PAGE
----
Eden Hazard – The inconsistent peril
The boom and bust of Eden Hazard's footballing journey.
Too often Eden Hazard is the punch line that precedes the boom. He’d be better off in a comedy show. His demeanor, his consistency, his height, one big joke, all of it, one long never-ending joke. His career has been a few ephemeral sharp intakes of air and a lot of disappointing eyes. He’s personified touch me not. It’s not swimming Eden, it’s football. He’s managed to outrun parody.
The one thing you could rely on when everything else failed was his speed, but what use is it if Chelsea can’t get the ball across the halfway line and Eden Hazard refuses to come back and defend. No wonder he’s been the poster boy of Chelsea’s dressing room rebellion against defensive football. Hazard does not exclusively avoid behind the scene drama, in fact often is the Moriarty that fabricates it.
To football fans, he can be a bit of a dice throw. That double sixes is extremely rare, but when it does happen, you’ll jump higher than Grandpa Joe. To defense oriented managers, he’s useless. To a Belgium fan, an occasional penalty star. To an EPL fan, just about nothing, or anything, and nothing, from one moment to the next. To a right back, an absolute nightmare, given Chelsea plays him. To a ball boy, death.
But to Chelsea fans, he’s their only hope, whether they like to admit it or not. Their salvation from a decade long of defensive football. Their stone of resurrection after an embarrassment of a season. The difference between Chelsea fans and Liverpool fans is when Chelsea fans say that next year will be Chelsea’s, you cannot laugh right at their faces. Chelsea do not sell their prized possessions.
Late in 2007, a 16-year-old made his professional debut. The age didn’t matter. What did is the carnage, the bruises to the defenders of the opposing team and the humiliation to the goalkeepers. He was a nightmare neatly wrapped in a small man’s body ready to burst out with his speed and alacrity. As it is said in not exactly the same context, he was “not one of the bottle”, he was perceptibly special. His pace, his inability to be dispossessed easily, along with his finishing led one of his earlier coaches Claude Puel dubbing him as “little Messi”, which is probably apt given that Jose Mourinho later claims he is “better than Ronaldo”. Axiomatically, this should solve one of the biggest debates in today’s football.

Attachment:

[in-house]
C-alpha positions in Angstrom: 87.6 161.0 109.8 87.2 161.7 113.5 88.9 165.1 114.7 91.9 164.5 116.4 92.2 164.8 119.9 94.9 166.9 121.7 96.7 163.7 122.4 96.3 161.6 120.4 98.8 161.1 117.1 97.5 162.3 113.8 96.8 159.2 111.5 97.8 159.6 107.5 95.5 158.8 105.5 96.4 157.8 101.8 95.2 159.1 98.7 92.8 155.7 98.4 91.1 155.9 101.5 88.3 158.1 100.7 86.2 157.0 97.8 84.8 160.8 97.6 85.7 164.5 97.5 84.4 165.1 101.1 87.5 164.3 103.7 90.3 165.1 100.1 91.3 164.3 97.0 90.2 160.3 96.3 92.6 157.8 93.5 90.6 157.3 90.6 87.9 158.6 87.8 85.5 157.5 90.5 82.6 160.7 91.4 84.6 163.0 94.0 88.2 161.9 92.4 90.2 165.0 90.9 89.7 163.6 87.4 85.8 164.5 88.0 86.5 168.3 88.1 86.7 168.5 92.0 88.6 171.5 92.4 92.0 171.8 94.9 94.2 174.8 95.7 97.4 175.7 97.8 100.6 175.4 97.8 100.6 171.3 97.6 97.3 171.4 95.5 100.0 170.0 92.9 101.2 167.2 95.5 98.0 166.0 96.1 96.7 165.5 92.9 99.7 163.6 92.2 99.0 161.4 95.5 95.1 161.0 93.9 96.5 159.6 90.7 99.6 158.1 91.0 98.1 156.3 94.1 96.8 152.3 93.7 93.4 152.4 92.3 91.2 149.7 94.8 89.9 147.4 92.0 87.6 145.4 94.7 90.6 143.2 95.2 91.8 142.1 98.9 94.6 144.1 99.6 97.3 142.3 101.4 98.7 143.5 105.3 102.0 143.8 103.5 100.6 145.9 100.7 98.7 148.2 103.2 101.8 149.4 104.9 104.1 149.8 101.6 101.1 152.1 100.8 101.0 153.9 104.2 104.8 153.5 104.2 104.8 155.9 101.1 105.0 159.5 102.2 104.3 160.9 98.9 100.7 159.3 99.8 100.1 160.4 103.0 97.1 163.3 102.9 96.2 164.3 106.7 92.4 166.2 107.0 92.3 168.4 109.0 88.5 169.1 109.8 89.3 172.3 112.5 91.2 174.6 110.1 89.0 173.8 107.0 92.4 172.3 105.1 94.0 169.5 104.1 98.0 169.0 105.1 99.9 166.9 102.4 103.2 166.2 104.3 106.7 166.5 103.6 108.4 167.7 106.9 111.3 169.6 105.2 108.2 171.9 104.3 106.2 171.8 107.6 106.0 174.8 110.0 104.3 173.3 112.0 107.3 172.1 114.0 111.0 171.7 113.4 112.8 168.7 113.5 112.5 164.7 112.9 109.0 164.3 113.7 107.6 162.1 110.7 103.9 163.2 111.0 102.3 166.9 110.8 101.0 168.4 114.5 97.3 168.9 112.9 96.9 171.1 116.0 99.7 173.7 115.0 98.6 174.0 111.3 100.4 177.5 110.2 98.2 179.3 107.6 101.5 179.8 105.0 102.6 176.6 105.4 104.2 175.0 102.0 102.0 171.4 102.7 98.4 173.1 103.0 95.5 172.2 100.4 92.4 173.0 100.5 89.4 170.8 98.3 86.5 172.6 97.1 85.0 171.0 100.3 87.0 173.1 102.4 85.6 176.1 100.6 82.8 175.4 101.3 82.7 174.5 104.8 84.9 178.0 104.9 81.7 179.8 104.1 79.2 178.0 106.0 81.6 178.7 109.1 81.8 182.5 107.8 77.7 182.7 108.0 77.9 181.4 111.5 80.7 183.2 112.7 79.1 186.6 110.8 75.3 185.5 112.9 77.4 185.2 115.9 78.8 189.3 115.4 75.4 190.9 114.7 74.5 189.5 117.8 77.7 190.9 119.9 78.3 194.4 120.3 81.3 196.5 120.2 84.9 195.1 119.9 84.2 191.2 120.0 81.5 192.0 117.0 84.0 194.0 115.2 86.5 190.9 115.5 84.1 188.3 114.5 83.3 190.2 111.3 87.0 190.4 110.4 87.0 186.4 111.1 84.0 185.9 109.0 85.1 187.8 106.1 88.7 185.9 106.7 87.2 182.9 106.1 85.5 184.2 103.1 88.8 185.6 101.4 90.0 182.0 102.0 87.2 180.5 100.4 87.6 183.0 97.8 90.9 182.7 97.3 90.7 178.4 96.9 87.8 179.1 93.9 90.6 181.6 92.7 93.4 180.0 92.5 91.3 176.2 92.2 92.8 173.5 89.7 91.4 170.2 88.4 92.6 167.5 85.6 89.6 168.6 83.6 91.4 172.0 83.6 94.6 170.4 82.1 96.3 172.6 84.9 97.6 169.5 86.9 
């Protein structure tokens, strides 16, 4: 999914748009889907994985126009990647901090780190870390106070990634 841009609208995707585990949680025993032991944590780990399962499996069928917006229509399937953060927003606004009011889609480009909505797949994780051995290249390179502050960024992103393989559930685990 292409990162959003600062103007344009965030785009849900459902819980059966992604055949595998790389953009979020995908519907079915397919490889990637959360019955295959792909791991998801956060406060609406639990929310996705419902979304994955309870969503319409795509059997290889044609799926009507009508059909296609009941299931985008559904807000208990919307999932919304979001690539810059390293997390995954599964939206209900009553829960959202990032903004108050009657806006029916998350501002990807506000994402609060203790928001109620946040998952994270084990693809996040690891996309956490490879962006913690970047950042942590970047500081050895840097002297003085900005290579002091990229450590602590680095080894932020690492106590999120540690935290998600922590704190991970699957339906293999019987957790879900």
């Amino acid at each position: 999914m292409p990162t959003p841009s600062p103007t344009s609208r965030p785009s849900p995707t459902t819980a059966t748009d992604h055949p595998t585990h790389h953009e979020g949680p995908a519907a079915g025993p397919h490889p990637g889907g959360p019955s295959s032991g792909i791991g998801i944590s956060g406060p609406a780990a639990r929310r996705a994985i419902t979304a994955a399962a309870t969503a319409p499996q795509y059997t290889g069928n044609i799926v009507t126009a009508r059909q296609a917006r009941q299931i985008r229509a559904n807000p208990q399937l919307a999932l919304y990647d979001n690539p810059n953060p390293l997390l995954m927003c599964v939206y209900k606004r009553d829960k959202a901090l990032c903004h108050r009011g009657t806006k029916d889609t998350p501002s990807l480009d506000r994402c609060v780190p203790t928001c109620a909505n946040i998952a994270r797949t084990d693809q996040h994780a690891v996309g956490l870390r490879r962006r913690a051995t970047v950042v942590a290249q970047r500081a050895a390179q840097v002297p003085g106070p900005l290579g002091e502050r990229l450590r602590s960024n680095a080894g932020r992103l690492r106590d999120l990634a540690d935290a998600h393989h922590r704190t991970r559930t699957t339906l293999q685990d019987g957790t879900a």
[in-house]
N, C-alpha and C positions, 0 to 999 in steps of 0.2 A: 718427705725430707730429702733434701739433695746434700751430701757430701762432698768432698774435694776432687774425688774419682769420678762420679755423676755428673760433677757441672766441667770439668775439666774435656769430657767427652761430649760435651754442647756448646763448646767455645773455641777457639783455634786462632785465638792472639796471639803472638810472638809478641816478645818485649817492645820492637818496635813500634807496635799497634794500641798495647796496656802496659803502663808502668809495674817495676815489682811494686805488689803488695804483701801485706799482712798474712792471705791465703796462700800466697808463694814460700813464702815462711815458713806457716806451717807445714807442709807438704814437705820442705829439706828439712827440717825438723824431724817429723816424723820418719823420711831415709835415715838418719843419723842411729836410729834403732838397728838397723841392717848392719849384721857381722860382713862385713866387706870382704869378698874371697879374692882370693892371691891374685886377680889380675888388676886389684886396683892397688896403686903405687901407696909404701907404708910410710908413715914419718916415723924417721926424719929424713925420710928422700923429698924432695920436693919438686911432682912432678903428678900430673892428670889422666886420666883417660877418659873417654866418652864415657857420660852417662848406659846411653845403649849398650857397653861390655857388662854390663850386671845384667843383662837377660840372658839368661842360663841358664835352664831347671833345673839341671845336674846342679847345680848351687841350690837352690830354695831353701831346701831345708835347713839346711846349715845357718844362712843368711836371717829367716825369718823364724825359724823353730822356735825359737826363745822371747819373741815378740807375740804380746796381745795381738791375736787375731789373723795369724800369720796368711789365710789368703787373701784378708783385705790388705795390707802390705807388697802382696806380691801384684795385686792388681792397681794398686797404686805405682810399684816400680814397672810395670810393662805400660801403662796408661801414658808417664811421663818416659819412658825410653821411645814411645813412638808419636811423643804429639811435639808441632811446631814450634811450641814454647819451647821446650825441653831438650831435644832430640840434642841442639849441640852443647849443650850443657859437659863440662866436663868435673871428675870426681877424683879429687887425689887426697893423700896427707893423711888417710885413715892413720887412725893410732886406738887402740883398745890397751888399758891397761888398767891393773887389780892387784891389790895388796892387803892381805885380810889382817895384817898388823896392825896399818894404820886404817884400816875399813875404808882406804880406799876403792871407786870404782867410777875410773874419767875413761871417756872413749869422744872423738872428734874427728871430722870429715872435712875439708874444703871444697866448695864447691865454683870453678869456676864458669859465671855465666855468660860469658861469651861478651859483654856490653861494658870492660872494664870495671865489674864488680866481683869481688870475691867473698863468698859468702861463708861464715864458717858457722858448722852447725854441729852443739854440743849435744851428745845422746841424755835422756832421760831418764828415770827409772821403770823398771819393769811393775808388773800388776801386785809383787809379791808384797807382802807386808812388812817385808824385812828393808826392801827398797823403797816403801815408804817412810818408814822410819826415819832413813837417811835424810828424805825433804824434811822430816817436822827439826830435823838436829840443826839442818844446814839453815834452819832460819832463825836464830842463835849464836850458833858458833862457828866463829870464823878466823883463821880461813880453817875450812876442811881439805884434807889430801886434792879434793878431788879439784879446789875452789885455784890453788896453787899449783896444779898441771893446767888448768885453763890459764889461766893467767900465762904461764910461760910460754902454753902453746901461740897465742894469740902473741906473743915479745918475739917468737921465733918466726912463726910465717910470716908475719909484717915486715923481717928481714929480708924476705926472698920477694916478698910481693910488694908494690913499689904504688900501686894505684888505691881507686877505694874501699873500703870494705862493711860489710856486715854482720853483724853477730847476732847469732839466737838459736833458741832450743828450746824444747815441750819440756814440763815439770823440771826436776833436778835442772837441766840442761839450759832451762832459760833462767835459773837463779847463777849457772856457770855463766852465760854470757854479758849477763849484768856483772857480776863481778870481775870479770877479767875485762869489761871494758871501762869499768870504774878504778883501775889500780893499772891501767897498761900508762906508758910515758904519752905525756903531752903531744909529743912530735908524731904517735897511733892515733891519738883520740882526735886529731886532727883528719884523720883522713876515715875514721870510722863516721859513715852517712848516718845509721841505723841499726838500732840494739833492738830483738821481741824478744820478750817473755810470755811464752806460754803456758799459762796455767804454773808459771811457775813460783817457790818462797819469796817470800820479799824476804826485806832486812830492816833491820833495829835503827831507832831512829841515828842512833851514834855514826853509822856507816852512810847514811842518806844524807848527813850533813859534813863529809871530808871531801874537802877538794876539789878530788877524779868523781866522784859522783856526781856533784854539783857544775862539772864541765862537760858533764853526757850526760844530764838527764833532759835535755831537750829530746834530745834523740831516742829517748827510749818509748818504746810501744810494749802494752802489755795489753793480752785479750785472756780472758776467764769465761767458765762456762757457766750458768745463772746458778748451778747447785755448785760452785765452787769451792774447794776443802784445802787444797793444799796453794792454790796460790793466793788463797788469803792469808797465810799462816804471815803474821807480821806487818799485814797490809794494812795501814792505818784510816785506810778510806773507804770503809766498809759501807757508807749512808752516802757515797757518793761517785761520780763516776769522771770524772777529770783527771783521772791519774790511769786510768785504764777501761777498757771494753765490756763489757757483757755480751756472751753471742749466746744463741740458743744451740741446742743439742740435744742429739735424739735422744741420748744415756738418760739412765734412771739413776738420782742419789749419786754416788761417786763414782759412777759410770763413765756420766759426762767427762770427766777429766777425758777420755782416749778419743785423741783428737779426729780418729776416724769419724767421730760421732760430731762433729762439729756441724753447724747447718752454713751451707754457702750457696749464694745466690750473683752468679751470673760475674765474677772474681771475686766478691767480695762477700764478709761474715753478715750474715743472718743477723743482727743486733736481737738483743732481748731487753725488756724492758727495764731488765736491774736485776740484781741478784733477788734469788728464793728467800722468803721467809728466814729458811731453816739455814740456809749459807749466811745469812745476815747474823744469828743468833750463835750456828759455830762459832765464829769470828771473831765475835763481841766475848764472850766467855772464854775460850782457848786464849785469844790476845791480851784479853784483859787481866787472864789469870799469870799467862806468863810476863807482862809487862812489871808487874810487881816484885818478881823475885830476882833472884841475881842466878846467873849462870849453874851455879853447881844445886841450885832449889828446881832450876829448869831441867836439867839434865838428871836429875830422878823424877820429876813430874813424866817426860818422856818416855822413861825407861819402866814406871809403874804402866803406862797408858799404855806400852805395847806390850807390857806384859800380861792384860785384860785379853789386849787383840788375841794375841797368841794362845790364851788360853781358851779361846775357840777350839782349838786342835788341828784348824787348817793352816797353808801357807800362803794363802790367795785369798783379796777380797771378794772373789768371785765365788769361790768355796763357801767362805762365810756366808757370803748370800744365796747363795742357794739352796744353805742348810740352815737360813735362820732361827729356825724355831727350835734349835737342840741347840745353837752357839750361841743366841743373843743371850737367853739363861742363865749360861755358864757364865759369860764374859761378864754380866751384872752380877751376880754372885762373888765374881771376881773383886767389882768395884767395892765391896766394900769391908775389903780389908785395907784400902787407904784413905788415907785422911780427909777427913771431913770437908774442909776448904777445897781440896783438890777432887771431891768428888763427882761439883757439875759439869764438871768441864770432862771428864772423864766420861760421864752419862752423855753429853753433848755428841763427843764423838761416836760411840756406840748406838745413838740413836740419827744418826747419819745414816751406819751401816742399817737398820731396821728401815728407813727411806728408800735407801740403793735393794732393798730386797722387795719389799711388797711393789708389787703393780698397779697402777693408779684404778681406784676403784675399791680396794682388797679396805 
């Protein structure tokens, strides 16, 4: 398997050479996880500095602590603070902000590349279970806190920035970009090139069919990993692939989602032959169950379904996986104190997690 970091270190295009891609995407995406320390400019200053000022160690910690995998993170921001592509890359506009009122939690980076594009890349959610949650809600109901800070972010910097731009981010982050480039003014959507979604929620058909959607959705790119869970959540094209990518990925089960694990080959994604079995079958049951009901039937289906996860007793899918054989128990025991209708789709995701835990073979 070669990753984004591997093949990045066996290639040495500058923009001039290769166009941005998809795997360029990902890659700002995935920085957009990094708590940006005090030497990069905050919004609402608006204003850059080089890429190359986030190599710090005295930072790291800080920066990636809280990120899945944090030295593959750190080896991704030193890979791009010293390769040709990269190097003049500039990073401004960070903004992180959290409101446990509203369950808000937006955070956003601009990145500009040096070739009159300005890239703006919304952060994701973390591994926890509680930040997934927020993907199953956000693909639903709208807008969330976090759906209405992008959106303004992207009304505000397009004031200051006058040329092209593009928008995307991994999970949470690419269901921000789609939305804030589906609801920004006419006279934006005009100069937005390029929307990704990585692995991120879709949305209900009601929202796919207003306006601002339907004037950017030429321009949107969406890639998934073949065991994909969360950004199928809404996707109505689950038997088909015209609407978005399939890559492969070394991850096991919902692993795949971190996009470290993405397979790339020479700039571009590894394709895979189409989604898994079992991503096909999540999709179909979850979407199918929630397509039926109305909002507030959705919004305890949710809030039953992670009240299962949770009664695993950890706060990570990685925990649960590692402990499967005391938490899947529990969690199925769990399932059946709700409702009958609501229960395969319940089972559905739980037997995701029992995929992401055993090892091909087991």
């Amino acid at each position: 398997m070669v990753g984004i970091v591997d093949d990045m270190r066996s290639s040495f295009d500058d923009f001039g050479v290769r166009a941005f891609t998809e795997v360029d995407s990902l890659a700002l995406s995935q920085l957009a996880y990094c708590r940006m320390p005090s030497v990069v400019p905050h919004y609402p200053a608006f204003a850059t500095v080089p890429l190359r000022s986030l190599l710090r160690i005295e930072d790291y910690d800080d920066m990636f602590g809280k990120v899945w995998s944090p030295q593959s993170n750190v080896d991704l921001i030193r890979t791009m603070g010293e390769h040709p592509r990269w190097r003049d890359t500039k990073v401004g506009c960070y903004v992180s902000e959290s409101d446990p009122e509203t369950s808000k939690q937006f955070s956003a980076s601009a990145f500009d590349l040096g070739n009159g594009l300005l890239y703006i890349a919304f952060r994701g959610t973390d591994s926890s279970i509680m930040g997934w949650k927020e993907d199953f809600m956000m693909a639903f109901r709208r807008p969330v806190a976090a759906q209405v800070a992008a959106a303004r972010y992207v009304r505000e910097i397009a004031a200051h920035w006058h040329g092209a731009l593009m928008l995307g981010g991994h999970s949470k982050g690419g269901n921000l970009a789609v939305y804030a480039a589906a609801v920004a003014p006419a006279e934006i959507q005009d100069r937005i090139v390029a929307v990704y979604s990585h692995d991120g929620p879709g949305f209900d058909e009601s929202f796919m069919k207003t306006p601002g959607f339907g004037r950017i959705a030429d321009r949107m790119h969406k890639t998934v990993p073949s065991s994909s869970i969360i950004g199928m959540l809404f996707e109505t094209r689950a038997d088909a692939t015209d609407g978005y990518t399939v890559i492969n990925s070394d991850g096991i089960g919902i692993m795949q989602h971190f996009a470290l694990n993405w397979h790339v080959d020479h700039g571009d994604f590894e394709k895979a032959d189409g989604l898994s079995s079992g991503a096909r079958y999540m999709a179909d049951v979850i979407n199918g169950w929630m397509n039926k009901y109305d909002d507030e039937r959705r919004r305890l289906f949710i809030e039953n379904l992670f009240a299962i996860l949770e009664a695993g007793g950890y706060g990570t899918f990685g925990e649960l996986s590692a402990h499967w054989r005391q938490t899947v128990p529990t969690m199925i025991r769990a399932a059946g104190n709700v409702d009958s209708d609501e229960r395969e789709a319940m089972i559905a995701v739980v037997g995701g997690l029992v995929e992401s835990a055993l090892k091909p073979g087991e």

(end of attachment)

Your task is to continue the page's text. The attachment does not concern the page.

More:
There is an inveterate natural kickback bred into dribblers. They are taught to not over dribble and know when to pass. More often than not, Hazard suffers from remembering that. Although one can argue that most of the Belgian’s goals are accurately placed passes into the bottom right corner of the net. Nothing’s worse for a goalkeeper’s career if Eden Hazard manages to score a header against him.
The Belgian has made it a habit to point to his head accompanied with a surprised smile as his celebration, every time he manages to find the back of the net with his head. His nonchalance is unparalleled. It’s a rare sight to spot the Belgian in a group of squabbling footballers on the field, but of course, that could be because of his sheer size. Eden Hazard was once reported eating a hamburger, walking out of the stadium right after he was substituted off the pitch.
Hazard boasts an idiosyncratic penalty taking technique. He stares at the ball for a second or so before his run up and then never looks at it again until the ball has found the net. During his run up, he analyses the goalkeeper’s movement and since he does not look at the ball, he knows exactly where to place it.
The Belgium Euro 2016 captain has a ton to prove in the tournament, especially in the absence of EPL rival and national teammate Vincent Kompany. It’s an Atlas’s burden to lead the number one ranked team ahead of the tournament and cope with the pressure that stems from fans with high expectations. The tournament is set to test his attitude as a captain, his skills as a forward and his leadership. But above all, to ever again be compared to the likes of Messi and Ronaldo, he doesn’t have to improve his game; he just has to keep it consistent.